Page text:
About this Research Topic
Serious games can be described as a combination of education and entertainment. Recently, many researchers have been using serious games in neurodevelopmental disorders as a tool to improve a variety of different skills such as social interaction, academic skills or motor coordination. These skills range from naturally learned behaviors that are impaired in those with neurodevelopmental disorders (e.g. social interaction in Autism Spectrum Disorder) to skills that are taught during schooling (e.g. reading which is impaired in almost all neurodevelopmental disorders).
Serious games offer many advantages when working with people with neurodevelopmental disorders as they usually enjoy playing video games and find them predictable and reassuring. Moreover, information communication technologies tools allow the creation of environments close to real life whilst keeping the patient in a protected area. They exist on multiple supports or platforms: computers, tabletop formats, robots, etc. which allows them to be used in many situations and places (i.e. home, care center, school).
Despite exciting preliminary results, the use of serious games in therapies remains limited; most of the current serious games have often not been validated beyond proof-of-concept studies and have limited relevance to the actual interactive conditions of real life experiences. Continued research is therefore needed to provide a definitive answer about their efficacy and generalisation to everyday life. This new found knowledge also needs to be transferred from the clinics to psychiatric education to ensure uptake of this method across the field in the future.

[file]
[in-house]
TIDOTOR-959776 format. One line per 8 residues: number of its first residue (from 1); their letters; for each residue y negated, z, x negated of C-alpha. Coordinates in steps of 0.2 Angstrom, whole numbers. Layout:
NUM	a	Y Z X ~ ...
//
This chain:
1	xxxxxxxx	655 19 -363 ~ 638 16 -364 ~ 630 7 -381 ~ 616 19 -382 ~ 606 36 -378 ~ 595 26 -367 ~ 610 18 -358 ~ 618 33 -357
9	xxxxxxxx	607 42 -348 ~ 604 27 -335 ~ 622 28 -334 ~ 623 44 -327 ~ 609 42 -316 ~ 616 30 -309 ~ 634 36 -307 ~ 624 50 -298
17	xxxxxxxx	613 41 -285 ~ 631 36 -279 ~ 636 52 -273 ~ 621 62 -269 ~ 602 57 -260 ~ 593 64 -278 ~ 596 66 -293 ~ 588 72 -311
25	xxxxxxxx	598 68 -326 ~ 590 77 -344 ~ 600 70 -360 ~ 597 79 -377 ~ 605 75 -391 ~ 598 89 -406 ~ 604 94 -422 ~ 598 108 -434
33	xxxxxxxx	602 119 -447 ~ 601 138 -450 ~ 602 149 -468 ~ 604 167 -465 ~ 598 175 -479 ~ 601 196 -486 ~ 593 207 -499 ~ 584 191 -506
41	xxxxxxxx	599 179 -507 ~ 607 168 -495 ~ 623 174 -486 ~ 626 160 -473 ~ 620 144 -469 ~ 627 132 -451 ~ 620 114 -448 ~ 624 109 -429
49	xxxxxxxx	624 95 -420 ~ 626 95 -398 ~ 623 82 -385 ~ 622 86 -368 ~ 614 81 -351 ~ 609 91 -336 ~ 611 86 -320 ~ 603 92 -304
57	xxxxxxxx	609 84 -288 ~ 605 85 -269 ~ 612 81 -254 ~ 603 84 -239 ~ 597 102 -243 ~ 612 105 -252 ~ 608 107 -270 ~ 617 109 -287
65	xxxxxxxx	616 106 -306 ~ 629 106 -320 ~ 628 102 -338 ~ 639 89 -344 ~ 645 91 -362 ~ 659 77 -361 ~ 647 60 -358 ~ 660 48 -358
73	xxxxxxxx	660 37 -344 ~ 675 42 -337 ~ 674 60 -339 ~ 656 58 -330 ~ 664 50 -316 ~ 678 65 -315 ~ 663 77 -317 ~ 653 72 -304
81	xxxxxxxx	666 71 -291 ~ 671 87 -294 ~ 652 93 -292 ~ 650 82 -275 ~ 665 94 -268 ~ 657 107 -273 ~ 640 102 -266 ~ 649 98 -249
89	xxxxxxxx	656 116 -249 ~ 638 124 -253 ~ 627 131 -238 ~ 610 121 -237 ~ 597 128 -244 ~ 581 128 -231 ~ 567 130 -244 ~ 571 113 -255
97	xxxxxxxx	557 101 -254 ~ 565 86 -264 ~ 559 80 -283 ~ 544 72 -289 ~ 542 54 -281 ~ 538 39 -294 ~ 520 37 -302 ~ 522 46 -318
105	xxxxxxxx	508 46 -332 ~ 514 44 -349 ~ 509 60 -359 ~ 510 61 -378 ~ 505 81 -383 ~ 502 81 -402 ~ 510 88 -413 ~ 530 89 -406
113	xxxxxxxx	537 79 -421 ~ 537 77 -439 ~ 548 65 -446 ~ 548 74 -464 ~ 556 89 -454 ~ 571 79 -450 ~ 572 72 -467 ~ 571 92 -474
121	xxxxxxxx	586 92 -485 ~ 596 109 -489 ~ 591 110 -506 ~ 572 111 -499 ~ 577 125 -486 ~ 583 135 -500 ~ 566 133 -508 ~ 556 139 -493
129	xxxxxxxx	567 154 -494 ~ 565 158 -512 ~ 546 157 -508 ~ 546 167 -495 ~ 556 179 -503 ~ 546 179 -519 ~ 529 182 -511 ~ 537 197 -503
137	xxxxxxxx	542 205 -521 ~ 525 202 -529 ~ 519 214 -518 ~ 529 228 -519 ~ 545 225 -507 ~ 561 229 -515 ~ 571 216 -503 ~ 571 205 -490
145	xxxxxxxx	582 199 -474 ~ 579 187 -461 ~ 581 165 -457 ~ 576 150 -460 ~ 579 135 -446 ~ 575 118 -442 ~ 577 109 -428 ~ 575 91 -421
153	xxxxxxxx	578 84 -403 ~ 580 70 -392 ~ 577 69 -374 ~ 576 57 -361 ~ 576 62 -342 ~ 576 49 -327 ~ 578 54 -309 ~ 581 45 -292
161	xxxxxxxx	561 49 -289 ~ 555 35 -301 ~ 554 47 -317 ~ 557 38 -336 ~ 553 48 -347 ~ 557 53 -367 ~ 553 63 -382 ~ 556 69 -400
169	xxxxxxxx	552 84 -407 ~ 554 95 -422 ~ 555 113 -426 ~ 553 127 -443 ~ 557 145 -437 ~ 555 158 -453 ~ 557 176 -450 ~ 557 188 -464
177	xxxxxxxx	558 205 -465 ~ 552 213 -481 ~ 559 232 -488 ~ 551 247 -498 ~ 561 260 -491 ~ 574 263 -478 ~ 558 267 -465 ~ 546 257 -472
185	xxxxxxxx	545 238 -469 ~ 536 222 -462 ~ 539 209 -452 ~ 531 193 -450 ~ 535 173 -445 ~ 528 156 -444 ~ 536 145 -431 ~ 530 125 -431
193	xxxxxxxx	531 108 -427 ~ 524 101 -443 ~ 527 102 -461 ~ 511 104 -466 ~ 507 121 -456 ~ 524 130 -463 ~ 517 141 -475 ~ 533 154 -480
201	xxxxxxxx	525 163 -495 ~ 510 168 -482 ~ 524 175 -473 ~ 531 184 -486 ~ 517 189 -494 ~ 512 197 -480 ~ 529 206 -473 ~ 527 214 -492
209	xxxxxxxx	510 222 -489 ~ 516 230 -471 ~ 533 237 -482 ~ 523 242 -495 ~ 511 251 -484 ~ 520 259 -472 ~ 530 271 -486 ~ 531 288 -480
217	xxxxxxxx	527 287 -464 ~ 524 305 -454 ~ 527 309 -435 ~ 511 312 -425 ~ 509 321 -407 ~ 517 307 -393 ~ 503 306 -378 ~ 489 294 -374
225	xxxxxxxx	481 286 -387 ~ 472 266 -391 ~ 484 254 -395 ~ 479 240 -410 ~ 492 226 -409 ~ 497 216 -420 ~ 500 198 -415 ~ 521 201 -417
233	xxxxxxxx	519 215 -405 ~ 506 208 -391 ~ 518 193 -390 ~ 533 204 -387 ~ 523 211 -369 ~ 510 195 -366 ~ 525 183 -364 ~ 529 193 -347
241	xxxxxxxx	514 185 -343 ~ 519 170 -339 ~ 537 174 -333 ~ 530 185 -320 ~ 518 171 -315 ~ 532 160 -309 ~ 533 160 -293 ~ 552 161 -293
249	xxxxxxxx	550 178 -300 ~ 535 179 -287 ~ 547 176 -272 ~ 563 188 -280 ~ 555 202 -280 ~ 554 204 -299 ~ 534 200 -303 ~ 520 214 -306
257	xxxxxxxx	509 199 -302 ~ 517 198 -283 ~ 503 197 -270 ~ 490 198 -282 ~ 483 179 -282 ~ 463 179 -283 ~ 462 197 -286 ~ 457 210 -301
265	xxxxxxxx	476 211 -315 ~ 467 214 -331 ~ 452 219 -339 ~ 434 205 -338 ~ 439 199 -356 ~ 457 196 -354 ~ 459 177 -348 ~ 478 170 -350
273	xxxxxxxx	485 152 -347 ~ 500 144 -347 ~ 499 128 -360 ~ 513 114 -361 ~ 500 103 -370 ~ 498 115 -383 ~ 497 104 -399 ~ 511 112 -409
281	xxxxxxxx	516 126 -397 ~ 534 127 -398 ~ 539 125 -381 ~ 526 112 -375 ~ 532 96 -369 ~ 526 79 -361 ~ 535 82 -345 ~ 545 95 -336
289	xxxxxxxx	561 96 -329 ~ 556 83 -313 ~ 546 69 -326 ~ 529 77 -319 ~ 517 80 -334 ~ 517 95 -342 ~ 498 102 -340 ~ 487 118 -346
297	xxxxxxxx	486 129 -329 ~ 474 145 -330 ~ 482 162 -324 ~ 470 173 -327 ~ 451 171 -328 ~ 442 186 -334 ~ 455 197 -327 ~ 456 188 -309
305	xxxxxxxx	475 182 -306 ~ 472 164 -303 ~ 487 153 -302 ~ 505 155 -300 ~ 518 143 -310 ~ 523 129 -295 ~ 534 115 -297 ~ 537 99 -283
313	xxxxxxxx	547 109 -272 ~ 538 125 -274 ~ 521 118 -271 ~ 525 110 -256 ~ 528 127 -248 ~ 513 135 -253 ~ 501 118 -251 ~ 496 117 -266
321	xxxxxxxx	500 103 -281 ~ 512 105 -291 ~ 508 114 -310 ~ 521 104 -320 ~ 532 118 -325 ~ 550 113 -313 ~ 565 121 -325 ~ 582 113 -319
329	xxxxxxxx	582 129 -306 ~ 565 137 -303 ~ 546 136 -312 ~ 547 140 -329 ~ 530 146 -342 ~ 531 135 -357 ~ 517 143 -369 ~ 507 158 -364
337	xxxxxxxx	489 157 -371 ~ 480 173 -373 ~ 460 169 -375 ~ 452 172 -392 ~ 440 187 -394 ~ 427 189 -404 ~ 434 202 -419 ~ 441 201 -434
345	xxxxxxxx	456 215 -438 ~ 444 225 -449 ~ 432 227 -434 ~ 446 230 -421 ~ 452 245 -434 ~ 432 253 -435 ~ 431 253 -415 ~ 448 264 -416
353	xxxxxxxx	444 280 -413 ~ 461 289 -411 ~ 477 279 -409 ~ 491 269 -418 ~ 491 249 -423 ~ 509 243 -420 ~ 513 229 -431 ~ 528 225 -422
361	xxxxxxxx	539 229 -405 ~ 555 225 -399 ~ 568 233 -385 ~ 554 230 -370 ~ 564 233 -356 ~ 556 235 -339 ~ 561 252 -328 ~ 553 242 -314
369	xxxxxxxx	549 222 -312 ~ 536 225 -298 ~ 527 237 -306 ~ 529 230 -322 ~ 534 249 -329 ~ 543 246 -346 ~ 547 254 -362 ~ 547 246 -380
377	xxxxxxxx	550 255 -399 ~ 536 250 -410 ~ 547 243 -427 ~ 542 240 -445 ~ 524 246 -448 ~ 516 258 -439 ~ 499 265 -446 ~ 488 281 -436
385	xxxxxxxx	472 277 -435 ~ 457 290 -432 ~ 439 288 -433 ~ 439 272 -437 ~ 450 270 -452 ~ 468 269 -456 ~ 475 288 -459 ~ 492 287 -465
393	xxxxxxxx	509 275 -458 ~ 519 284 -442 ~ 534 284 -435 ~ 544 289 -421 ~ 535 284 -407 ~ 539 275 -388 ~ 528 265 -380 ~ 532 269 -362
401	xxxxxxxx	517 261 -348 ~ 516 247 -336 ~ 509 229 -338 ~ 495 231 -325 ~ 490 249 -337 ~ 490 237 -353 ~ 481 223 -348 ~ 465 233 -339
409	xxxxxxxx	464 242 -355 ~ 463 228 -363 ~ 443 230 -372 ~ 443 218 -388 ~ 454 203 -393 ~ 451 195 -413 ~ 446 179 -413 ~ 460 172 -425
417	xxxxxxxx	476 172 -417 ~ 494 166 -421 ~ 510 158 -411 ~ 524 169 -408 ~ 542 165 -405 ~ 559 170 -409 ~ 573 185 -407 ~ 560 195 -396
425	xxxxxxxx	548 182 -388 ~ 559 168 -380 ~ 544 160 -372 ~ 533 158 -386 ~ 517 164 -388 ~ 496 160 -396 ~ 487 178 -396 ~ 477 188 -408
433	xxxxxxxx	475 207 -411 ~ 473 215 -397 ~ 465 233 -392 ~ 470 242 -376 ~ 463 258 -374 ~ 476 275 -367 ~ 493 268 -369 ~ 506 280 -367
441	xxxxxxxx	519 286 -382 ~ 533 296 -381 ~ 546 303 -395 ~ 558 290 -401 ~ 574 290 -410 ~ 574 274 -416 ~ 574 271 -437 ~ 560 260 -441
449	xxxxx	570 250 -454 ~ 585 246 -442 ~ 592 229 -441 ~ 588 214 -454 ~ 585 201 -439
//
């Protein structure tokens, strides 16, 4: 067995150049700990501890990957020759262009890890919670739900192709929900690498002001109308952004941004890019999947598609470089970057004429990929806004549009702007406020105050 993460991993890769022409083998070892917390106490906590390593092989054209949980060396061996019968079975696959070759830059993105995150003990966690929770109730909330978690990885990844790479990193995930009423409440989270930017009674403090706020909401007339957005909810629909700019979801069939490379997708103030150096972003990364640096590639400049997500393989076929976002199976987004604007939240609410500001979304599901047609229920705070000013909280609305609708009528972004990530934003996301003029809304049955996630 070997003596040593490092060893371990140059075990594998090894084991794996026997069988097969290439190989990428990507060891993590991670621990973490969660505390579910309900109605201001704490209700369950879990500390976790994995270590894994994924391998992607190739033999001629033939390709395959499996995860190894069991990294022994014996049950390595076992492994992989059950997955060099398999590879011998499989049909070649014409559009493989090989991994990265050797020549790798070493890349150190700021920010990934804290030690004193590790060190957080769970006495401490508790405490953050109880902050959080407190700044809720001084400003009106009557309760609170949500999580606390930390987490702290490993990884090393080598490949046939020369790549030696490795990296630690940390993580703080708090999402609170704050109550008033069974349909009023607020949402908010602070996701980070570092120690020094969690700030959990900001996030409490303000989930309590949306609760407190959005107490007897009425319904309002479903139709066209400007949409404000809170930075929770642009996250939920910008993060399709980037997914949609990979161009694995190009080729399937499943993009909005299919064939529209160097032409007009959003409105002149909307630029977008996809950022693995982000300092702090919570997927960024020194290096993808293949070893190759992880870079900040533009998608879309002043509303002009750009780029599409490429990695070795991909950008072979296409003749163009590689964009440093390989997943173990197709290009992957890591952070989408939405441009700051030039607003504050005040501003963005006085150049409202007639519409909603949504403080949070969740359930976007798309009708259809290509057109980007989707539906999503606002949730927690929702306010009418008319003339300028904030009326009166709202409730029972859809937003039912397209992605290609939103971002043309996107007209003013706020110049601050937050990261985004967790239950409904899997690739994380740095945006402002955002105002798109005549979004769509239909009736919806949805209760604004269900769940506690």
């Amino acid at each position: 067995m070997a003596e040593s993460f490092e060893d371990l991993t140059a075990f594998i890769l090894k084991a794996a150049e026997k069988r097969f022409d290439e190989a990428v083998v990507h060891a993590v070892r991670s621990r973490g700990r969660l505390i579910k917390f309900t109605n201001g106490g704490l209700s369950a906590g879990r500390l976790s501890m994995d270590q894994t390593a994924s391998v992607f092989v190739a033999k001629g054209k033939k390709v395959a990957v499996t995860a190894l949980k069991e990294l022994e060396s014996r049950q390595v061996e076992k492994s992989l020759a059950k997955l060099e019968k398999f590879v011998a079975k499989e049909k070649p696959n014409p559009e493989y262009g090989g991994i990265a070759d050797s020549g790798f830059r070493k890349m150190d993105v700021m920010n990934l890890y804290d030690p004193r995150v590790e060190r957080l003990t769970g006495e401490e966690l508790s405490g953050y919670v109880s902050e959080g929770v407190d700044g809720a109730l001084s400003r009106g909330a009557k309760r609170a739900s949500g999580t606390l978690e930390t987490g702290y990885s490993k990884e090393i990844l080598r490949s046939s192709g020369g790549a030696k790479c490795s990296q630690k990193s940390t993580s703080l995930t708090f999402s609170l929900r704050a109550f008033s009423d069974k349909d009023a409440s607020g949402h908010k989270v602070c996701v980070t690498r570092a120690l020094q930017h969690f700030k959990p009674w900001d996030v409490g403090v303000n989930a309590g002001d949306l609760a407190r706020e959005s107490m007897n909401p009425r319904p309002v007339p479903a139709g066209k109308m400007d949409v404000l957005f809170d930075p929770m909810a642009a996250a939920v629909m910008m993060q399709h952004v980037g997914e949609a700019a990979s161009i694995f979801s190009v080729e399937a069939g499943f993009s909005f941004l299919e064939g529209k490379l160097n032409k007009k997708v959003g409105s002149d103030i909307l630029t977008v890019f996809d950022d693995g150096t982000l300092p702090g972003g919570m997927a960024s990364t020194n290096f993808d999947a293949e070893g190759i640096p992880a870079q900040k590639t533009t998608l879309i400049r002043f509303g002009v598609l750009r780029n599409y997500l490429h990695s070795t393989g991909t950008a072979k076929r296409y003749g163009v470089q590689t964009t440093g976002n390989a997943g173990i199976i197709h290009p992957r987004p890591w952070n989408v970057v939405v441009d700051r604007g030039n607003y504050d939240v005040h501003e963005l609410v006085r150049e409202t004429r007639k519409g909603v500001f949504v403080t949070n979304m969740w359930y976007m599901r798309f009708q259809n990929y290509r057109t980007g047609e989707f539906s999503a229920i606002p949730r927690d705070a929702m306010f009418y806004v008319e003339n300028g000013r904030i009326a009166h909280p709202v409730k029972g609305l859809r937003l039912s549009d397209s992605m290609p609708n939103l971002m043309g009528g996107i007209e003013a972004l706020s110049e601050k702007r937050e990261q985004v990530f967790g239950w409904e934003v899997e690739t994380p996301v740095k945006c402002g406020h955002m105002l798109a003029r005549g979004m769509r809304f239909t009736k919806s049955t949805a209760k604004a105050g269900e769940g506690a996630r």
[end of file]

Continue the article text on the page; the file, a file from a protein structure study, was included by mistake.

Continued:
Moreover, there is a lack of interest in perfecting the design of serious games bringing a lot of heterogeneity between them. The implication of the player in the game is often limited, as is the possibility to personalize some aspects of it. Currently, many attributes of these games such the visual aspects, the presentation of exercises or how the difficulty increased during the game, are generally poorly described. The lack of framework in this area complicates the manner in which we evaluate the design of the different serious games. Currently, the creation of a methodology focusing on how to develop serious games that challenge and engage the patients is needed.
We therefore welcome different types of papers on this topic—including Original Research articles and Empirical Studies, Review papers, Hypothesis and Theory papers, and Opinion articles including but not limited to the following topics:
• Are serious games useful to help people with neurodevelopmental disorders to develop new skills in the different developmental areas? How can we evaluate their impact in everyday life?
• Are these games suitably adapted to people with developmental disorders? Do they allow a stronger motivation and implication in care than traditional approaches?
• How can we create serious games that are suitably adapted to people with developmental disorders? What are the steps to follow in the development of such serious games? What are the characteristics of these games that are necessary to engage patients and improve their efficiency?
• What is the potential of a hybrid model of care that combines traditional approaches with serious games?
Keywords: Neurodevelopmental Disorders, Serious games, Therapies
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